For over a year now, speculation has been swirling about who will throw their hats in the ring to host the future Obama Presidential Library. The city of Chicago—the Obamas’ pre-presidential hometown—is the obvious choice, but not the only contender. The University of Hawaii at Honolulu, near the President’s childhood home, and New York City’s Columbia University, the President’s alma mater, are also likely bidders. But there are also at least four contenders in Chicago alone, and although Mayor Rahm Emanuel has stated that he prefers his city to present a unified bid, it doesn’t look like all parties involved are willing to play nice.
The competition for the library just entered full swing, as The Barack Obama Foundation announced late last month that the bidding process to host the library is officially open. According to the Foundation, any “institution of higher learning, not-for-profit organization, private developer, or municipality that wishes to sponsor, develop, and maintain a multi-unit facility” is invited to submit a response to the Request For Qualifications (RFQ). Responses are due by June 16.
In sorting out the Chicago stakeholders, the city’s South Side is home to the most potential bids. It’s Michelle Obama’s childhood home, where Barack Obama worked as a community organizer, and finally, where the president launched his first political campaign.
“We want [the library] in Chicago. But I want to make sure the site I’m suggesting gets full consideration,” says Dan McCaffrey, Chairman and CEO of McCaffery Interests. The real-estate development company envisions the library facility as the gemstone of its Chicago Lakeside Development project, a planned urban oasis on more than 600 acres of land 15 miles south of the city center.
The University of Chicago, with its strong ties to the Obama family, is also aiming to bring the library to this corner of the city. (Not only did the President teach at the university’s law school for well over a decade, but Michelle Obama served as vice president of its hospital, among other positions, and the Obamas’ daughters attended the affiliated University of Chicago Laboratory Schools.) In a recent statement, University President Robert J. Zimmer reiterated the university’s commitment to working closely with the City of Chicago and South Side community leaders to bring the Obama legacy home. “Together with a number of civic and institutional leaders who are passionate about the future of Chicago’s South Side, I look forward to making the case that the Obama Presidential Library would be ideal for one of our neighboring communities.” Which South Side community that may be is anyone’s guess: nearby Washington Park could be an option, or the neighborhoods of Kenwood, Woodlawn, or Bronzeville.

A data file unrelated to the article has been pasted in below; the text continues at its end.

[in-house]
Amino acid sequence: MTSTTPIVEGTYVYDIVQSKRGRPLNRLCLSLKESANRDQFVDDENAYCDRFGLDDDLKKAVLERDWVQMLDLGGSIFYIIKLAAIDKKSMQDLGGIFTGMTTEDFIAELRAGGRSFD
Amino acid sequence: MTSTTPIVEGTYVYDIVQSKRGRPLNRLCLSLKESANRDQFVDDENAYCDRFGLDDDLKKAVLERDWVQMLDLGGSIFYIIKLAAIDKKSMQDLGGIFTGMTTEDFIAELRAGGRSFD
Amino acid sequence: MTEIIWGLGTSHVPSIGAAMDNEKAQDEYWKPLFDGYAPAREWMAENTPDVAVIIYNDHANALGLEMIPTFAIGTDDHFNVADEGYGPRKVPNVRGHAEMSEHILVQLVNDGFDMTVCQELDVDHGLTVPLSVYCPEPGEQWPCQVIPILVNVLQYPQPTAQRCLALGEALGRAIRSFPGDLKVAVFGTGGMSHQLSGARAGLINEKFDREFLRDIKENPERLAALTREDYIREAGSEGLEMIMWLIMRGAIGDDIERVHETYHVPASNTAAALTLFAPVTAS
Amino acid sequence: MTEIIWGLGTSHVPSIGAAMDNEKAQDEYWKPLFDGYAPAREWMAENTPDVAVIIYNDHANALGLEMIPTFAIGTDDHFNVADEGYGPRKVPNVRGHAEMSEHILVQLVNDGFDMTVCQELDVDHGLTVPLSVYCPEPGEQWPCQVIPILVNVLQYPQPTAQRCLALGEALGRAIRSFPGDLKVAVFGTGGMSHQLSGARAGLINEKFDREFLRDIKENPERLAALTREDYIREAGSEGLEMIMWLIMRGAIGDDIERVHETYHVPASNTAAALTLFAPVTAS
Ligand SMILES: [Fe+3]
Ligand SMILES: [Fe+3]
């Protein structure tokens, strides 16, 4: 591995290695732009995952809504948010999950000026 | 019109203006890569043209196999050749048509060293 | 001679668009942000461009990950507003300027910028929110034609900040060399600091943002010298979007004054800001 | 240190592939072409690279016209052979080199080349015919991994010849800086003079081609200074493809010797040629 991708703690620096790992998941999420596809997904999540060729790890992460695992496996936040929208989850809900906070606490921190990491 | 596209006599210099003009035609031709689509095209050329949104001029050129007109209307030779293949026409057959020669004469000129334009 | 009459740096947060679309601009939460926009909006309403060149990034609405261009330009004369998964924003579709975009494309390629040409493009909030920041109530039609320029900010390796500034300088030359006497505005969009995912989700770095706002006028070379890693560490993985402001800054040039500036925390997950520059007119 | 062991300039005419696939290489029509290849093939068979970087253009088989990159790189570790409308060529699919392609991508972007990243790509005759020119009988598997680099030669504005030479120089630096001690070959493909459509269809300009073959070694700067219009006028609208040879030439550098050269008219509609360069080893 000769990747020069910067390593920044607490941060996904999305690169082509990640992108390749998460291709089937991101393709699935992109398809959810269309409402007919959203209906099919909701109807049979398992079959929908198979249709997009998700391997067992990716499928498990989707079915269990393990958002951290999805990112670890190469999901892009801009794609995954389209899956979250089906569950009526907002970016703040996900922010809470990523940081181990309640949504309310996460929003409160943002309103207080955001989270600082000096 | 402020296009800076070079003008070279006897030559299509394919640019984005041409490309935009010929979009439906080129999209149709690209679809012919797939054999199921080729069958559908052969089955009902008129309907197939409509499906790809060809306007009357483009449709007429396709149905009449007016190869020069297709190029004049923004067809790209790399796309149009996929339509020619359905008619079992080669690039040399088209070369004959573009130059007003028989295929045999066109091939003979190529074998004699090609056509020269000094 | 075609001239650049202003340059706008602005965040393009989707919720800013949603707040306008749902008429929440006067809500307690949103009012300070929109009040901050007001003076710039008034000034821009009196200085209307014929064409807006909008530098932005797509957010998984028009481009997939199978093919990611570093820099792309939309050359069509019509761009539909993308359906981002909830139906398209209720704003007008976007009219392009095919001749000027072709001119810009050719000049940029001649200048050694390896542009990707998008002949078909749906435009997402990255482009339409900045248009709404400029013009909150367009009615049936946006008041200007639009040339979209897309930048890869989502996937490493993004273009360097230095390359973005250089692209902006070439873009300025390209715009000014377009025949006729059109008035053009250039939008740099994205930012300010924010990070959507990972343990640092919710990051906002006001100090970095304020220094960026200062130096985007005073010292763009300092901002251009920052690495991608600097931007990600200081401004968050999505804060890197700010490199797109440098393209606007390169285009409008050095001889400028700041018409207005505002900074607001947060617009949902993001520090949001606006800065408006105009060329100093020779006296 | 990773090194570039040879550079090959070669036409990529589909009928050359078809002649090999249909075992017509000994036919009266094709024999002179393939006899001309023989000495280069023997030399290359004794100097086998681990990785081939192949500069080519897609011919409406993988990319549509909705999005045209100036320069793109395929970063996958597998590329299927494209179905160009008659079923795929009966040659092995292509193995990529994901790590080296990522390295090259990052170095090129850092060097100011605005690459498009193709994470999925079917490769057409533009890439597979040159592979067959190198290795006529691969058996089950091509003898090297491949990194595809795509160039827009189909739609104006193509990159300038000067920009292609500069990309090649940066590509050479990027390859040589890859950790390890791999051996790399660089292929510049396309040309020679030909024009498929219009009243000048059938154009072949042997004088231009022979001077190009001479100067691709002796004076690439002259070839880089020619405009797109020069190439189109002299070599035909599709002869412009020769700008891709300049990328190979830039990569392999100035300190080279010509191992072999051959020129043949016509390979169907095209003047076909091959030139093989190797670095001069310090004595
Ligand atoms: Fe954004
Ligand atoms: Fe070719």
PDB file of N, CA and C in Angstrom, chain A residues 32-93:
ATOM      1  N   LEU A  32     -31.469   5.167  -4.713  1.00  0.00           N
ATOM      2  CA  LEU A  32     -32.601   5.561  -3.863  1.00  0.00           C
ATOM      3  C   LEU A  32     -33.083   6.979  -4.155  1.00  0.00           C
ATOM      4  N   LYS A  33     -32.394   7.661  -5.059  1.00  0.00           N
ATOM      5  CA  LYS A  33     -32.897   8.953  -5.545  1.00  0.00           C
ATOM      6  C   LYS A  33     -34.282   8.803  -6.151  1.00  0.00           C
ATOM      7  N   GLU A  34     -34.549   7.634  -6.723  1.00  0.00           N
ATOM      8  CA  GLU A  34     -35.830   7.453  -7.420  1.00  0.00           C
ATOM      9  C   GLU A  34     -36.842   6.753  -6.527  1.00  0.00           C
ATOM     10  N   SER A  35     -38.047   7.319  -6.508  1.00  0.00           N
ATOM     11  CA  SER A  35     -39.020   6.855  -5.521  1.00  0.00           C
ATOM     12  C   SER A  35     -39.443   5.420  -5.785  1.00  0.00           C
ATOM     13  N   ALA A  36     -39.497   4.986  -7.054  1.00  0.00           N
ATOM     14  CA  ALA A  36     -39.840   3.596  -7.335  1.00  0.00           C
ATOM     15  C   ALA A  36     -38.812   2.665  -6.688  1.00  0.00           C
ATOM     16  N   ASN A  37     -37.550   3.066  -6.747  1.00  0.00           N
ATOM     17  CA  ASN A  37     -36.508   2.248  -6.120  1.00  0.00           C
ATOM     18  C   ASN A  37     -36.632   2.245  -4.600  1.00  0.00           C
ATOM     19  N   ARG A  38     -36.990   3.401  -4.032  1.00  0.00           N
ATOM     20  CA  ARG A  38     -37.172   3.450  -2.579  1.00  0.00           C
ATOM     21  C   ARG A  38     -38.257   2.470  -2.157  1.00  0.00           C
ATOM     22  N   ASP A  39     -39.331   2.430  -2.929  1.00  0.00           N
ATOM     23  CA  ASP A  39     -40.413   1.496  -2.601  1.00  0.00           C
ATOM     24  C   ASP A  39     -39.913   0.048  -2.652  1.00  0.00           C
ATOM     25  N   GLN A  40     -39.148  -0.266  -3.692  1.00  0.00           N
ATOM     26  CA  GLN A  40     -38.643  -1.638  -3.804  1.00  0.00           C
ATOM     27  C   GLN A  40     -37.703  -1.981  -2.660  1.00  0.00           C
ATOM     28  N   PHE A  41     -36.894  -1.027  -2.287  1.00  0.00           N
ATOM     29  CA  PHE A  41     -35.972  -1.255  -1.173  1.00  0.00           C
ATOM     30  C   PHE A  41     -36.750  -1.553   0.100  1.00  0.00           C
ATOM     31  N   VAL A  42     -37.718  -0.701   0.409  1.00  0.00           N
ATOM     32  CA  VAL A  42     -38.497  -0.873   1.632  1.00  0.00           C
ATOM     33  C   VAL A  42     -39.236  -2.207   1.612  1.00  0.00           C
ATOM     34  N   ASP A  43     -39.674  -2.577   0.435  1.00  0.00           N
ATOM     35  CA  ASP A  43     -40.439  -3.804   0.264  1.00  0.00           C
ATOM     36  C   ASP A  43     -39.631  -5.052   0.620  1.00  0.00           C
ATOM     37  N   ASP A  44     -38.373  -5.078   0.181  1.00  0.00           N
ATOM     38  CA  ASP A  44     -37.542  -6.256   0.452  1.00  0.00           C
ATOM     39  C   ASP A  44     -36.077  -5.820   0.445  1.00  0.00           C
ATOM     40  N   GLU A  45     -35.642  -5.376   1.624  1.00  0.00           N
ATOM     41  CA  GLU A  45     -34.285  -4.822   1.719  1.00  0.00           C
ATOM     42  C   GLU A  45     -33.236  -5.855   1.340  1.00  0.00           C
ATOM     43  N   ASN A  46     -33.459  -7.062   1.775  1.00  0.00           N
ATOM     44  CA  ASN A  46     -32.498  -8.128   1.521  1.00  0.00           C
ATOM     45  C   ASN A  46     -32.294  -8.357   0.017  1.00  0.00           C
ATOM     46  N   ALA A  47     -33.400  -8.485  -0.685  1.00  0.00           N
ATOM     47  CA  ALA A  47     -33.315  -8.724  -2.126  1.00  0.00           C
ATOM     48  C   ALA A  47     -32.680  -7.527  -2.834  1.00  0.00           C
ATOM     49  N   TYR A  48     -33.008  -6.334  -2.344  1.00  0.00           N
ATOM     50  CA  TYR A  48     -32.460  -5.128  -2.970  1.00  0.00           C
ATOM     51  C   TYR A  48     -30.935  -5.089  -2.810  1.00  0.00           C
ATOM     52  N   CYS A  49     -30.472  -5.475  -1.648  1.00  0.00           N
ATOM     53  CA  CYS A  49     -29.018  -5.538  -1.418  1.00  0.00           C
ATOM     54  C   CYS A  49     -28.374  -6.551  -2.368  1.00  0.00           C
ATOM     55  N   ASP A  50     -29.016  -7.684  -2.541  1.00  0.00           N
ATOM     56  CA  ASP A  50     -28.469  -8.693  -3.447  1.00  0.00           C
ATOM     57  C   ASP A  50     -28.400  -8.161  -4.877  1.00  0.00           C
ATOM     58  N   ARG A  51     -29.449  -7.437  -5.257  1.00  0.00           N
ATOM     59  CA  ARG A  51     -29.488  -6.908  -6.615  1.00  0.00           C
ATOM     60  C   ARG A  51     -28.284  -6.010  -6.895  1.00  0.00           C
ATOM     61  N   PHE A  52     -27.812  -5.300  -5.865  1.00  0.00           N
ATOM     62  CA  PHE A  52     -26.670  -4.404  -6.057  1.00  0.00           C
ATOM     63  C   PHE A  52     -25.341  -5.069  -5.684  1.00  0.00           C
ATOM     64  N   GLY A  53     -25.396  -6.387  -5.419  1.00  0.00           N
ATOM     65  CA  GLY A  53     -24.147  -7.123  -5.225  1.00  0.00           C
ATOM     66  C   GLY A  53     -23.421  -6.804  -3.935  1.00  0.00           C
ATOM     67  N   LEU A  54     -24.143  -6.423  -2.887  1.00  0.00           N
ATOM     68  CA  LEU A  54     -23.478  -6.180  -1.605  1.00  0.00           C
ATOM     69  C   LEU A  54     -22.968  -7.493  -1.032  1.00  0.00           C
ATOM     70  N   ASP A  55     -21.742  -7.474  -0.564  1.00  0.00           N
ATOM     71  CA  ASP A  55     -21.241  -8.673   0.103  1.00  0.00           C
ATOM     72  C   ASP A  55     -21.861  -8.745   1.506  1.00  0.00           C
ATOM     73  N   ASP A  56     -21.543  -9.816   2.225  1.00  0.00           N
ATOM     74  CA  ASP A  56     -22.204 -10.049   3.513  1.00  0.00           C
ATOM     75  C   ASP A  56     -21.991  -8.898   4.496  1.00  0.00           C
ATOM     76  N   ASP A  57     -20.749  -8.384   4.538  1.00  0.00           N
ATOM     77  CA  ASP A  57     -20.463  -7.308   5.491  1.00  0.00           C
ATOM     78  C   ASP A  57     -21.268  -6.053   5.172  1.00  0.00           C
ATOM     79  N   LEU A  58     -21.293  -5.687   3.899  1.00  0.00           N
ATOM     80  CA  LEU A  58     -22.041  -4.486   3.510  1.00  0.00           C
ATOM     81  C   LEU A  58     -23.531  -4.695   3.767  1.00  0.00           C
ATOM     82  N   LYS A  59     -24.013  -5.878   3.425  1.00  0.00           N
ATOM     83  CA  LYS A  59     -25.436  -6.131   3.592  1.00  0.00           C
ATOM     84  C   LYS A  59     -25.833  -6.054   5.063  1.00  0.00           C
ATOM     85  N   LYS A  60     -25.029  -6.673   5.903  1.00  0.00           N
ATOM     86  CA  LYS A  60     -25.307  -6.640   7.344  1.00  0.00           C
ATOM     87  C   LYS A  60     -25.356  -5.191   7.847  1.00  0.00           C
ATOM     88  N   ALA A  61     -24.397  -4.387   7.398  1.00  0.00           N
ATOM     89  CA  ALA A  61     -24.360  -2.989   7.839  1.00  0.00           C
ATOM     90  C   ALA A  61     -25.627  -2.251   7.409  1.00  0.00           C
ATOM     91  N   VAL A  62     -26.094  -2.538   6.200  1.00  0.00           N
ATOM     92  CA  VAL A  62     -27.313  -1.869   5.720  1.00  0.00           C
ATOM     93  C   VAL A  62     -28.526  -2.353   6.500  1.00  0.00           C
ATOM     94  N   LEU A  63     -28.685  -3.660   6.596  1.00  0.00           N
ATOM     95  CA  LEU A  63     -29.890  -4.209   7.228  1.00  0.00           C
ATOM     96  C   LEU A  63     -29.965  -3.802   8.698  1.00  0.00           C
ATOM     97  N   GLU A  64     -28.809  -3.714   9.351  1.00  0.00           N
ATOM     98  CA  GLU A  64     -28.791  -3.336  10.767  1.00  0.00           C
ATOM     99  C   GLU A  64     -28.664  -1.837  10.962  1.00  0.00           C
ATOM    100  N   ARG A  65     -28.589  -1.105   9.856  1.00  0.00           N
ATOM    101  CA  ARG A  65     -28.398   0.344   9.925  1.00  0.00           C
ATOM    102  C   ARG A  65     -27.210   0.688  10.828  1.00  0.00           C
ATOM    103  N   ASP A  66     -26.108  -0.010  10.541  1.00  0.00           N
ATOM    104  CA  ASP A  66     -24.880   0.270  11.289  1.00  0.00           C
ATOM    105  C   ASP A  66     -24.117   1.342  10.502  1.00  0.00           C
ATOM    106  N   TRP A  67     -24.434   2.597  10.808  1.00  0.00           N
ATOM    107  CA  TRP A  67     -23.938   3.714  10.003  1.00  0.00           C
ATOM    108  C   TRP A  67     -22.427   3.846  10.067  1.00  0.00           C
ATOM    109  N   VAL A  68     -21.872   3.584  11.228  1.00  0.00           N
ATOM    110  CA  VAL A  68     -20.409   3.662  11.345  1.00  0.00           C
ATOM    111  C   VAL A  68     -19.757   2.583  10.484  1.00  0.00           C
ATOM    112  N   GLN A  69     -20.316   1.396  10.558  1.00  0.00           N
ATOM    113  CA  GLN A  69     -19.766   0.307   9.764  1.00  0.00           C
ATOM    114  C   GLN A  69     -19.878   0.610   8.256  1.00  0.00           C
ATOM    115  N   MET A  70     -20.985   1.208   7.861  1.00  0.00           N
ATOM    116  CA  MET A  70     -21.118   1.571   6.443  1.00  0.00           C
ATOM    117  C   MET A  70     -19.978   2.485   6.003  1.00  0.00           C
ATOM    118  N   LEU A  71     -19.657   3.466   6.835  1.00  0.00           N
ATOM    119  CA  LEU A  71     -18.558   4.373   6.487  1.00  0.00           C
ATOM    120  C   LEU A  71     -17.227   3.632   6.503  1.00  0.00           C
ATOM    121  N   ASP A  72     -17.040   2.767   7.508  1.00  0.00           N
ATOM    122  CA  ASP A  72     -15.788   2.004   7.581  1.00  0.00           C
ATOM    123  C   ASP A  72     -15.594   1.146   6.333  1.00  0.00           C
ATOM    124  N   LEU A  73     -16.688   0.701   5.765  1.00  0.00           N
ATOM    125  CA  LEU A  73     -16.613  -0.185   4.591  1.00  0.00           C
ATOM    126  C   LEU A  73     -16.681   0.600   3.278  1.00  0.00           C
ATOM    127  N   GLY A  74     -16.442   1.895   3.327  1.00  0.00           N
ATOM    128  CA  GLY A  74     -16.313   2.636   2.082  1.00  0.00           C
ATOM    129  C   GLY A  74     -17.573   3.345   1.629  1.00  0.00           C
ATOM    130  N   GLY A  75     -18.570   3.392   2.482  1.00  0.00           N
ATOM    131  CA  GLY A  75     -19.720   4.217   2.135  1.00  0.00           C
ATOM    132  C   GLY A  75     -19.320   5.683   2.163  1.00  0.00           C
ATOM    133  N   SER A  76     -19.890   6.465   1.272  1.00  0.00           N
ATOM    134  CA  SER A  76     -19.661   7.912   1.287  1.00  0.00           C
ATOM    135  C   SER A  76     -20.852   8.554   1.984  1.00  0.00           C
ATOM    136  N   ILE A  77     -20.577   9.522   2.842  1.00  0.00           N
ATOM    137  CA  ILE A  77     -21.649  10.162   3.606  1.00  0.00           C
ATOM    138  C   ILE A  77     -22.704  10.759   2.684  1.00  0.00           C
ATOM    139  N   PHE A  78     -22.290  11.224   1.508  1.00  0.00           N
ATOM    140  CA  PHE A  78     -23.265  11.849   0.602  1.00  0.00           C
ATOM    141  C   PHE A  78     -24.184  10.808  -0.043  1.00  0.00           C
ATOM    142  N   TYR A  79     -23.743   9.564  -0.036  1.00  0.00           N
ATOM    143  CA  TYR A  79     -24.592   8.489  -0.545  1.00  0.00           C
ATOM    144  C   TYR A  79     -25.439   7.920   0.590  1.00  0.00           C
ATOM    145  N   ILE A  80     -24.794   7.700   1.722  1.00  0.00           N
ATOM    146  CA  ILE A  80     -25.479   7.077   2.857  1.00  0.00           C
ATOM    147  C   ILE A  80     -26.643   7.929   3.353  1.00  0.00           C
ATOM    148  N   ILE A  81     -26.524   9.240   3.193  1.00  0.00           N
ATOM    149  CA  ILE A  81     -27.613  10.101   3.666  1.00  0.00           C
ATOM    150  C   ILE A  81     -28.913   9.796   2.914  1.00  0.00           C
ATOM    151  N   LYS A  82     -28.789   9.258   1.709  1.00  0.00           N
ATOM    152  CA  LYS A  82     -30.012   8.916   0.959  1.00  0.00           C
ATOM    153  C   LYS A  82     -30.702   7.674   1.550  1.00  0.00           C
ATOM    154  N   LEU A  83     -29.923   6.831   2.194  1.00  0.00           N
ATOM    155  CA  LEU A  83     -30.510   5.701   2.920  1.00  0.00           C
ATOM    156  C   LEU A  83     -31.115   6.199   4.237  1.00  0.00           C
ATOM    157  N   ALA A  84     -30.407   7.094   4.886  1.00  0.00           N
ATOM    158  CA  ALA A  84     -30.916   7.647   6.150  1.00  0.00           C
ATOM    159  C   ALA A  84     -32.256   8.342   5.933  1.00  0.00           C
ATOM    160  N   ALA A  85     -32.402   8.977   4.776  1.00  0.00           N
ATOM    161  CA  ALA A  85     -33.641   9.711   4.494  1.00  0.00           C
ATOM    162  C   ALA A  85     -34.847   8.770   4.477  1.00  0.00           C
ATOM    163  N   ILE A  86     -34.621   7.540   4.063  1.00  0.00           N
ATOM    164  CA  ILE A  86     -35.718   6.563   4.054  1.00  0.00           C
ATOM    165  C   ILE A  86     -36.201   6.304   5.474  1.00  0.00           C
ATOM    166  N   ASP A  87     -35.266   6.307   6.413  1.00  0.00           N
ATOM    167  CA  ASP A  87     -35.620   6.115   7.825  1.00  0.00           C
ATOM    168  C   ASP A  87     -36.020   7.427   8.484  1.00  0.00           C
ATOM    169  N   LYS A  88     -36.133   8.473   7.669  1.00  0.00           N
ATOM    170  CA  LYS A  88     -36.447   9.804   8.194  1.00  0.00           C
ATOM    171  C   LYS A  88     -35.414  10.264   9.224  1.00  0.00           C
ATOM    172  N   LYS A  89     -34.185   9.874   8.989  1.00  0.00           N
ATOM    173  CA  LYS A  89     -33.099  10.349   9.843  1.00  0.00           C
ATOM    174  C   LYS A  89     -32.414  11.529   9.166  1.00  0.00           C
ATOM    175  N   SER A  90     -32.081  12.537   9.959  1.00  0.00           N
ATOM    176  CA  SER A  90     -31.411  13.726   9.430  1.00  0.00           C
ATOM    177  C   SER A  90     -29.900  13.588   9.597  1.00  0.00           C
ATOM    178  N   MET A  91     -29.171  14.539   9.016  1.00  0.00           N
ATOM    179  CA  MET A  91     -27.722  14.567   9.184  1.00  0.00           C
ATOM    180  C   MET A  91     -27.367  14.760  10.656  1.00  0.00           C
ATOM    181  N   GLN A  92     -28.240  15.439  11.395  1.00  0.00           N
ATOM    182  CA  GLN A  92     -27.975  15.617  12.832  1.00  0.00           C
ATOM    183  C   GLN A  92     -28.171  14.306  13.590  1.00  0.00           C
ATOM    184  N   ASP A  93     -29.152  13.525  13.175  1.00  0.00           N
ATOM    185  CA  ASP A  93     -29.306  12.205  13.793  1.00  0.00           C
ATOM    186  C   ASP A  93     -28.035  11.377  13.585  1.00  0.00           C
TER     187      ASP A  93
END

But Chicago State University (CSU), situated near the Roseland and West Pullman neighborhoods where Obama first worked as a community organizer in the South Side, specifically wants to see the presidential library facility on its campus. Former Illinois Senate President Emil Jones, an early supporter of Obama’s state senate campaign, is co-chairing the CSU bid. Local advocate Hermene Hartman has outlined several compelling reasons why the library should be linked to the historically black college. “The community that Obama worked for would positively change…the placement of the library on this site would be historical and inspirational,” she wrote in a recent editorial at Huffington Post.
The shared mantra among all interested South Side contenders is this: an Obama Presidential Library in the area would beneficial to all, bringing unparalleled attention and economic development to this often-neglected part of the city. Many have commented on the potential for the library to inspire and benefit young Chicagoans especially in need of opportunity.
On the city’s near west side, the University of Illinois at Chicago (UIC) intends to go it alone. According to a news release, UIC will be “preparing a response” and has at least four potential sites to offer on its campus, a location which is a “global transportation hub for public transit and air, rail, and interstate travel that will make the Obama Presidential Library easily accessible to the widest audience.”
Meanwhile, New York City’s Columbia University has not been forthcoming about its plans to formally respond to the RFQ. “Columbia is proud to count President Obama among our alumni and we are closely reviewing the foundation’s request for qualifications for a future presidential library reflecting his values and priorities,” Robert Hornsby, Associate VP of Media Relations told Library Journal. In contrast, the University of Hawaii has been transparent about its efforts to locate the facility in Honolulu, launching the Hawaii Presidential Center Initiative to tout the benefits of a presidential library in Obama’s native state.
After reviewing all responses submitted by the June deadline, the Foundation will issue a Request for Proposals (RFP) to the most competitive applicants. It’s expected that the President and the First Lady will make the final site selection in early 2015.